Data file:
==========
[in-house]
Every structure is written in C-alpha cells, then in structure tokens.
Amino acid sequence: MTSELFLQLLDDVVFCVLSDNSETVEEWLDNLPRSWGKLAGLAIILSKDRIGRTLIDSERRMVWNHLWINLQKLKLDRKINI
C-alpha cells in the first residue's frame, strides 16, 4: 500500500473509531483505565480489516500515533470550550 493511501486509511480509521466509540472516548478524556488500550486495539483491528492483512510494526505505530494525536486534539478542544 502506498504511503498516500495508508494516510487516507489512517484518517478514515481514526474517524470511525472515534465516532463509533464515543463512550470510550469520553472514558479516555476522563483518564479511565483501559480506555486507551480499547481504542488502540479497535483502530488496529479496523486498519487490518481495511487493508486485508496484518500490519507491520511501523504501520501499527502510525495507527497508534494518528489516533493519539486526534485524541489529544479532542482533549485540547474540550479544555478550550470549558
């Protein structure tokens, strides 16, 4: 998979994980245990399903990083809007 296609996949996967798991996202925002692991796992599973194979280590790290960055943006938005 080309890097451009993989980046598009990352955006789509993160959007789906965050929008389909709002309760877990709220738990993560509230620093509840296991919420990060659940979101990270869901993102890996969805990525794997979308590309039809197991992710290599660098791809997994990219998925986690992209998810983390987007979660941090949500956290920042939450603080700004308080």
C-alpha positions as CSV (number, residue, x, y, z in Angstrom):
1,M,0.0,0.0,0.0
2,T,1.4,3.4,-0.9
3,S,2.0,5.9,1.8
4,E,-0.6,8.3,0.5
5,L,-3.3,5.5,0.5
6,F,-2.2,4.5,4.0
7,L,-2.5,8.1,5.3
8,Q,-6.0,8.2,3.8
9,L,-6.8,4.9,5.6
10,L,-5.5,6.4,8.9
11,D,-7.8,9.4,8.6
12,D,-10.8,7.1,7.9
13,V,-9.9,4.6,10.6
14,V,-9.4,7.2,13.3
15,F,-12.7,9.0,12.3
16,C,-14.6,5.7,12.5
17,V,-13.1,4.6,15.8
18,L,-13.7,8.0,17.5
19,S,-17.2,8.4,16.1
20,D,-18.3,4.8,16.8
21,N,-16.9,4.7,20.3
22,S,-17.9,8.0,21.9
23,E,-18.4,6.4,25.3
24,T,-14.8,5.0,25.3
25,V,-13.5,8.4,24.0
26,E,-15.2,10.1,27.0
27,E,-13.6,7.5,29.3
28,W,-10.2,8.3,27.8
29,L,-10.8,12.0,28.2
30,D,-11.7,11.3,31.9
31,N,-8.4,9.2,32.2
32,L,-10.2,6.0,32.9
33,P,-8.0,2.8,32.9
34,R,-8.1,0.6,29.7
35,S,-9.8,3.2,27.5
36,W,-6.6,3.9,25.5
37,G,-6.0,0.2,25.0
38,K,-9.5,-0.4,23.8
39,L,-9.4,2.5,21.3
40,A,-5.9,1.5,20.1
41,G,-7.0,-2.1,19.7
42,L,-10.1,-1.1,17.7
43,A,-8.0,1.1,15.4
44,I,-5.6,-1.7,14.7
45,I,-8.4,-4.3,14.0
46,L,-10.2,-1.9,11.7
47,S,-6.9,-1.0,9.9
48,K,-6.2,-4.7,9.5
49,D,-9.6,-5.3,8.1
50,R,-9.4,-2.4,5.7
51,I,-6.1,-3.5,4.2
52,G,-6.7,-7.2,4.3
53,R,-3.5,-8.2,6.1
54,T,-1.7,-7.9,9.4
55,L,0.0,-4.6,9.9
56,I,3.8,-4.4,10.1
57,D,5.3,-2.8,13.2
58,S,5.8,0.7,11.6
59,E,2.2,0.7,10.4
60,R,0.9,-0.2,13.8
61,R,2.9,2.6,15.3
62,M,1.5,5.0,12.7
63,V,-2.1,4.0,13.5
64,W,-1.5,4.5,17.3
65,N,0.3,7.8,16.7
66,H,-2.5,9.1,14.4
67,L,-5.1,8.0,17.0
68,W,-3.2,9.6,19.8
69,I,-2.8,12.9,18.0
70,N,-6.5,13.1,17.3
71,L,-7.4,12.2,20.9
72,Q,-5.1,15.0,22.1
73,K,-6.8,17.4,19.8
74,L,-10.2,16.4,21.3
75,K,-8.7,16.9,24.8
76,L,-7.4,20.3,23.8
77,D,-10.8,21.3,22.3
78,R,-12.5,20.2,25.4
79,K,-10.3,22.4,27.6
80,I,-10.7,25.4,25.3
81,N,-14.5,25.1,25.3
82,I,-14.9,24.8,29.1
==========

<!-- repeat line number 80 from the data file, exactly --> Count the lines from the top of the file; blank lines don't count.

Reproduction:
74,L,-10.2,16.4,21.3